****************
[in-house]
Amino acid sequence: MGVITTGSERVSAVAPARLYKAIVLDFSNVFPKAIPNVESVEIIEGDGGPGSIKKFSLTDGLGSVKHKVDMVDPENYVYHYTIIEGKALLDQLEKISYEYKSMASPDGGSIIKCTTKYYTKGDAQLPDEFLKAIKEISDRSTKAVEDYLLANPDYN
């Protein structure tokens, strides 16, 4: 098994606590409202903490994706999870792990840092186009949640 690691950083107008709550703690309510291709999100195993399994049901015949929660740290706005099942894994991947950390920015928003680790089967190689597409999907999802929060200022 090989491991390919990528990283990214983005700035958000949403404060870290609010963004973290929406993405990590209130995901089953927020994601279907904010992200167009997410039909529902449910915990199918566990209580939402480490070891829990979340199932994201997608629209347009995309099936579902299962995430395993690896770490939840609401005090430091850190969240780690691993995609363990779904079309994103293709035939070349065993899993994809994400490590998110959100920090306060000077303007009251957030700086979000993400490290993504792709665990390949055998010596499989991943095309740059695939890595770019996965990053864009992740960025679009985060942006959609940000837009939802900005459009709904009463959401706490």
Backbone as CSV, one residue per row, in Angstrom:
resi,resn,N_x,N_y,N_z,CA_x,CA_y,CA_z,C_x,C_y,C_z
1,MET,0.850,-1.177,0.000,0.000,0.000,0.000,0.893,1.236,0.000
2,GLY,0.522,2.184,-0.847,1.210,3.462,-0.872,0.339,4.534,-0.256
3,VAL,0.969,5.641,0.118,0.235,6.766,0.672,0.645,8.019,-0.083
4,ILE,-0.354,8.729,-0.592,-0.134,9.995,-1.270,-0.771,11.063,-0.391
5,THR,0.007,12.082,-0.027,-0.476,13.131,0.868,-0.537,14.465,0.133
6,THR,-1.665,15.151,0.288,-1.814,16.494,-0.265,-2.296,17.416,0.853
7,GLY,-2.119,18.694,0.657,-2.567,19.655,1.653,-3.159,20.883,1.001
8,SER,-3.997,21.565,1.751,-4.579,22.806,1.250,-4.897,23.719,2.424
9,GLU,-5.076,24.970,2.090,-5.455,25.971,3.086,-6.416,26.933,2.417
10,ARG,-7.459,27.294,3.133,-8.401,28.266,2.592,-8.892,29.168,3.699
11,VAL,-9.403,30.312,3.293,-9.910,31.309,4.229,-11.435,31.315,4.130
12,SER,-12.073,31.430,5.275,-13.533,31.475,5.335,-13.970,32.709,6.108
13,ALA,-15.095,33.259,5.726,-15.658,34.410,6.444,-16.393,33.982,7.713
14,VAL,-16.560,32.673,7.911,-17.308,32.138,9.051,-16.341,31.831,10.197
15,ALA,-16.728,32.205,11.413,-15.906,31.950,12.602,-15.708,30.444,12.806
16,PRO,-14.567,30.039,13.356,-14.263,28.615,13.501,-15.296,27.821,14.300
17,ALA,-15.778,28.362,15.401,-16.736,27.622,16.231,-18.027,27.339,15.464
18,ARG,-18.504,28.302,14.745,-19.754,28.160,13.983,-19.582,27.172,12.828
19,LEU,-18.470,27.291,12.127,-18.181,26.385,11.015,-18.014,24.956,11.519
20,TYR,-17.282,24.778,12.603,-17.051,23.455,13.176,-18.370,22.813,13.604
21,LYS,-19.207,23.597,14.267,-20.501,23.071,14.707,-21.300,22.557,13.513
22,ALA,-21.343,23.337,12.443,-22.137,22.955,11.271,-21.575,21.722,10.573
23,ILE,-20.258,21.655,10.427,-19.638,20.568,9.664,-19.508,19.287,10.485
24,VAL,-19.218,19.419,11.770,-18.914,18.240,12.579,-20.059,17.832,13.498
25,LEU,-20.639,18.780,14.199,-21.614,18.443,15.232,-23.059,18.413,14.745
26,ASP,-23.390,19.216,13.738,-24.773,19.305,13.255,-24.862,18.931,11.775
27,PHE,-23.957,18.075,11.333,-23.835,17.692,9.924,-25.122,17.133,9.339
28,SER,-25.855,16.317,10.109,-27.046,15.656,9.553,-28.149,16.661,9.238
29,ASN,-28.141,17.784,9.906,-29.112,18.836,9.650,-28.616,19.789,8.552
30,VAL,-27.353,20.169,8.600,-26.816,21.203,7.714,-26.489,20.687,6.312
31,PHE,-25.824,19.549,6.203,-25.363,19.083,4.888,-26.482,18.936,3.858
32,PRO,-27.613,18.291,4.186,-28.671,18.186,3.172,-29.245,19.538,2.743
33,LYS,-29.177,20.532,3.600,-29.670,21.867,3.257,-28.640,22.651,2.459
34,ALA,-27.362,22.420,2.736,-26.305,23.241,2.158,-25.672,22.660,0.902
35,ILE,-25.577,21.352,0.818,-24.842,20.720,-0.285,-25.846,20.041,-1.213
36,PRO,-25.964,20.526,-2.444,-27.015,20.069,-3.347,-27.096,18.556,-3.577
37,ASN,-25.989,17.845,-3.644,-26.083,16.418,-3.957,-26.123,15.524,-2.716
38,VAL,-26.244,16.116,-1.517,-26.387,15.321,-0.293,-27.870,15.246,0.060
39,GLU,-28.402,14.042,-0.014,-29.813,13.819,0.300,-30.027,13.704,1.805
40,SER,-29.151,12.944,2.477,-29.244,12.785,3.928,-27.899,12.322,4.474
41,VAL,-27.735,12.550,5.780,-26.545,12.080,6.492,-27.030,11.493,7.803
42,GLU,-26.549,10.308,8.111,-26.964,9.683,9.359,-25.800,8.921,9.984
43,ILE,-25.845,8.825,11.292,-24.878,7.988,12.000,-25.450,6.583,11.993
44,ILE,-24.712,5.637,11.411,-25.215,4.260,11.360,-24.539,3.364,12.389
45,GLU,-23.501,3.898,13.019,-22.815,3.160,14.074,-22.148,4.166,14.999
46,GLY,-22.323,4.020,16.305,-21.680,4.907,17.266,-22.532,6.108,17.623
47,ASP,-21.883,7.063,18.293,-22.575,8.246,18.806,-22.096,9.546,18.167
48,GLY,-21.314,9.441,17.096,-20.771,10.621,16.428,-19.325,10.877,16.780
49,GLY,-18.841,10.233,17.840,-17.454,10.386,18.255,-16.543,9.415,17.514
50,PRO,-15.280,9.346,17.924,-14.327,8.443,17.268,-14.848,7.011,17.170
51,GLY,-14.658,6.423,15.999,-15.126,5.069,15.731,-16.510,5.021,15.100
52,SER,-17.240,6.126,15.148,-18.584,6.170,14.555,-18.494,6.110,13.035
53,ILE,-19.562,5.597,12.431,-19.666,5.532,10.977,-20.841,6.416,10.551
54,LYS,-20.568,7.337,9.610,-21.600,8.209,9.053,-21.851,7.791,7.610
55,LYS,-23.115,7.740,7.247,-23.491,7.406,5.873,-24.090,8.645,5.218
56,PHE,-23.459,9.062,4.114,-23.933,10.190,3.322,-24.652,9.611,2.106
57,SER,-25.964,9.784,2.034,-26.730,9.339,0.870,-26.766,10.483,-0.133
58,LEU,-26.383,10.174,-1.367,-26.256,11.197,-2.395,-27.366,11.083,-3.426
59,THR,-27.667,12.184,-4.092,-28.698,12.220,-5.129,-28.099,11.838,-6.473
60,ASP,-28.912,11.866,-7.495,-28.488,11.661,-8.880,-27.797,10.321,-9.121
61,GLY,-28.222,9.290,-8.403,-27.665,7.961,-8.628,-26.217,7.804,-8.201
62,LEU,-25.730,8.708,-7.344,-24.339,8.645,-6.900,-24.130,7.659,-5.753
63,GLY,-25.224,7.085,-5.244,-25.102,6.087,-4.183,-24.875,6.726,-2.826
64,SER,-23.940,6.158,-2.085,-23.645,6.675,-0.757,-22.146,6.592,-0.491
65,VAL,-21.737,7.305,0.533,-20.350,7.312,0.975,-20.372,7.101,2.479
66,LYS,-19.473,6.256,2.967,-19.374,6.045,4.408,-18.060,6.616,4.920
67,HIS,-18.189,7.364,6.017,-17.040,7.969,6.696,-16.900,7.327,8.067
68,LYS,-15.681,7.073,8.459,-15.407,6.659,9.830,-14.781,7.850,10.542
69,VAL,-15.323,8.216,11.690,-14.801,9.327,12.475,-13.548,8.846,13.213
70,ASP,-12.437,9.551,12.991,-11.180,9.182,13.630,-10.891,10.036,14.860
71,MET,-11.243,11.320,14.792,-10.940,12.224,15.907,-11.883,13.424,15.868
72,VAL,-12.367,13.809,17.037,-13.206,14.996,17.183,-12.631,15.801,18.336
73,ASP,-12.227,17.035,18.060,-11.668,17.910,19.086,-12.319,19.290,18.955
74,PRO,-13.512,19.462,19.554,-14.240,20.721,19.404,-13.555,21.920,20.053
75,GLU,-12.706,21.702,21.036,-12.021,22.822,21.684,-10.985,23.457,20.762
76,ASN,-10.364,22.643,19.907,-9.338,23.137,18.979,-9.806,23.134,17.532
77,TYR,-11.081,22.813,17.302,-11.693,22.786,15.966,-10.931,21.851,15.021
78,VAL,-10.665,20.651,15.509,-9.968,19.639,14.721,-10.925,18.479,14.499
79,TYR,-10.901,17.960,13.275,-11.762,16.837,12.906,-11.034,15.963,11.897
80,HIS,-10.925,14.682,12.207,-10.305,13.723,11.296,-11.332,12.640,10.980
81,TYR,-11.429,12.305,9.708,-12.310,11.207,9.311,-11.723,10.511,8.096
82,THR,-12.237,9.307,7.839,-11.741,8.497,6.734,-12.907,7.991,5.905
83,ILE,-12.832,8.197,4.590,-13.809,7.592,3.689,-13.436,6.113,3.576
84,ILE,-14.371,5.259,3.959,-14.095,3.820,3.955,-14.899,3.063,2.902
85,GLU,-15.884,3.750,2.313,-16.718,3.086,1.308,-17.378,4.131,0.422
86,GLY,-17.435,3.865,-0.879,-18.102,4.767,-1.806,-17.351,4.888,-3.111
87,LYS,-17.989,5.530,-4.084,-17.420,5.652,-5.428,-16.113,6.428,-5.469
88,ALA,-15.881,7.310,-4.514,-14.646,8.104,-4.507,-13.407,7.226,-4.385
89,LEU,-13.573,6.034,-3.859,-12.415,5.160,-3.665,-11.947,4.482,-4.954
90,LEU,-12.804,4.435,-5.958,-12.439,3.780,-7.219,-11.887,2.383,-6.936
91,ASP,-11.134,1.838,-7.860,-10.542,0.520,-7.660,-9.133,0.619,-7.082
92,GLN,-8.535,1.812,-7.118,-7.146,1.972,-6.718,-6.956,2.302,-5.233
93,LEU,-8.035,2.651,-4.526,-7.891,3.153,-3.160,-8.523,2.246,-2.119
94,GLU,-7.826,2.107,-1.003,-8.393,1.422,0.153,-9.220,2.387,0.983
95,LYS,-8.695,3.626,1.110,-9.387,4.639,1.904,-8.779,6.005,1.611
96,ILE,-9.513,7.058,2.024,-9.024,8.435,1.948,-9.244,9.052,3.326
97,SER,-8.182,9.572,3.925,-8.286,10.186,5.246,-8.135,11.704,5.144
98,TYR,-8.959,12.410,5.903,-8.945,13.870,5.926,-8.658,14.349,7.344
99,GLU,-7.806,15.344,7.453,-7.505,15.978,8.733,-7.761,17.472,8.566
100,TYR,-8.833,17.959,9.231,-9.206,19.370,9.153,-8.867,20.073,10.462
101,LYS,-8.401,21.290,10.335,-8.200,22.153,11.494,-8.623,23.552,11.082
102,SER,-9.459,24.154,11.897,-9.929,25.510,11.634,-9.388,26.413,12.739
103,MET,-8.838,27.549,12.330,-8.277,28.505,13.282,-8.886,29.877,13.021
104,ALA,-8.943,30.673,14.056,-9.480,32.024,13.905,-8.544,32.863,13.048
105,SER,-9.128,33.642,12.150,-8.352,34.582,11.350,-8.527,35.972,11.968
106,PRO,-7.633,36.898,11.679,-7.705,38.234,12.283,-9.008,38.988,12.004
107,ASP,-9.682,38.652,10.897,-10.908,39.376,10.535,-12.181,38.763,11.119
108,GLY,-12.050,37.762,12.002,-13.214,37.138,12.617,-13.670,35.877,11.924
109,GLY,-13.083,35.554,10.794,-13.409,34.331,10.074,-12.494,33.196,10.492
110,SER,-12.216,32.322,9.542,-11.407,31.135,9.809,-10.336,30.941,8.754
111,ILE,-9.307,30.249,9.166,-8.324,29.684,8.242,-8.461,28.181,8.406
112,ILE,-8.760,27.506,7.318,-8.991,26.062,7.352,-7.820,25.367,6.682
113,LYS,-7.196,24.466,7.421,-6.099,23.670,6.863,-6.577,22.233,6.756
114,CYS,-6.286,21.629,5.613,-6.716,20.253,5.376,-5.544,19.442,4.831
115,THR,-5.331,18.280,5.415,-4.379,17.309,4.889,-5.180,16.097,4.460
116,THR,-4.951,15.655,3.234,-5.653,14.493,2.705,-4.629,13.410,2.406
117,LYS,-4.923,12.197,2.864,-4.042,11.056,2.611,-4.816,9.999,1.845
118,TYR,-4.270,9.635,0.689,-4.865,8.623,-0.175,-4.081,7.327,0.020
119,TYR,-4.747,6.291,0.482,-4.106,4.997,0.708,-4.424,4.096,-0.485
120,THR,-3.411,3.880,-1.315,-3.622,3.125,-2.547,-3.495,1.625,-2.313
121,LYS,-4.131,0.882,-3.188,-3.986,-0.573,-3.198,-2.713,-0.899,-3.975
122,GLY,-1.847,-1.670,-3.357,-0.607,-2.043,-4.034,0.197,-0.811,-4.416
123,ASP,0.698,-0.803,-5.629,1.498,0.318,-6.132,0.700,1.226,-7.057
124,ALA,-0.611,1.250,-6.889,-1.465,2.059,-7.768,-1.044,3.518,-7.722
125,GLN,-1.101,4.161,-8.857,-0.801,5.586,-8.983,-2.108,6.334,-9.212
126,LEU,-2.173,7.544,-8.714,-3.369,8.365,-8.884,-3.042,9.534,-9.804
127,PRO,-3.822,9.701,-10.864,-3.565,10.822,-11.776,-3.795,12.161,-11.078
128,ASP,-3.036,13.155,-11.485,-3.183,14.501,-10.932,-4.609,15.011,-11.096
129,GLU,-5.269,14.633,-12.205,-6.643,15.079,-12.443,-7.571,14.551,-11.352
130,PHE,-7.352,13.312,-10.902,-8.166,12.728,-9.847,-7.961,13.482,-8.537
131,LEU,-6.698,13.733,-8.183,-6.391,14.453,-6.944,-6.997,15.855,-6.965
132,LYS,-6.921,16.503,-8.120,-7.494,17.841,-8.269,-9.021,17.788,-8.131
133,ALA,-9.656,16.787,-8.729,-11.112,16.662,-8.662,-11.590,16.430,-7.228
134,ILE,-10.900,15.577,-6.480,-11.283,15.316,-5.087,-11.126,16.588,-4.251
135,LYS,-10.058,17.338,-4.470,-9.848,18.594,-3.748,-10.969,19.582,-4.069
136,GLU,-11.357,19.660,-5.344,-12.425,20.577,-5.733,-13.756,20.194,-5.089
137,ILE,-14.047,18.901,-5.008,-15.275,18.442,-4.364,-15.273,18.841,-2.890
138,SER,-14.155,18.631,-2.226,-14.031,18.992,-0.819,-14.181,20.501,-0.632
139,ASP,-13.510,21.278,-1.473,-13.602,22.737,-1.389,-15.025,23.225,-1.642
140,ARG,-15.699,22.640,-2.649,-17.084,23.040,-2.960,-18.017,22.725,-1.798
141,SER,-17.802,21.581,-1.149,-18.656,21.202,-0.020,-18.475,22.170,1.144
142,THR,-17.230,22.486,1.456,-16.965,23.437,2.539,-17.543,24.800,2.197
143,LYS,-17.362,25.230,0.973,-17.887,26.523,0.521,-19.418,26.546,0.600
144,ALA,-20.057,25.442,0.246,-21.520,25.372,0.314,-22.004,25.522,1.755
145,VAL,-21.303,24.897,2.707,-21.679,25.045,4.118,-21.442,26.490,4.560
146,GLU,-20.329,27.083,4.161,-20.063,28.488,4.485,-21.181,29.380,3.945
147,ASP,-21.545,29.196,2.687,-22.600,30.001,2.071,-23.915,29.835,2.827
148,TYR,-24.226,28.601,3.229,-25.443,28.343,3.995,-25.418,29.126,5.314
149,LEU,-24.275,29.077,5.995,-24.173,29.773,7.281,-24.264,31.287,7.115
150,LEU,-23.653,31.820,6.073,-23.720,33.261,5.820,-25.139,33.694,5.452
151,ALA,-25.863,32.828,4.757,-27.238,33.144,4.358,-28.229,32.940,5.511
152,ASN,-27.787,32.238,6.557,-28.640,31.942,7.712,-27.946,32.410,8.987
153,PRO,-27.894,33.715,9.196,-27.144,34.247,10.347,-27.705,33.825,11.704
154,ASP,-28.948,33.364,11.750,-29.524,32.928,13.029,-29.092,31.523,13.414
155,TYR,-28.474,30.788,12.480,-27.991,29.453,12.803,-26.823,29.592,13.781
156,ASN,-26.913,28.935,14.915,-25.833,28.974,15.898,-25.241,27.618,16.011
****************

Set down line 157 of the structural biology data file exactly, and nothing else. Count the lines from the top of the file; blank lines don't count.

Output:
152,ASN,-27.787,32.238,6.557,-28.640,31.942,7.712,-27.946,32.410,8.987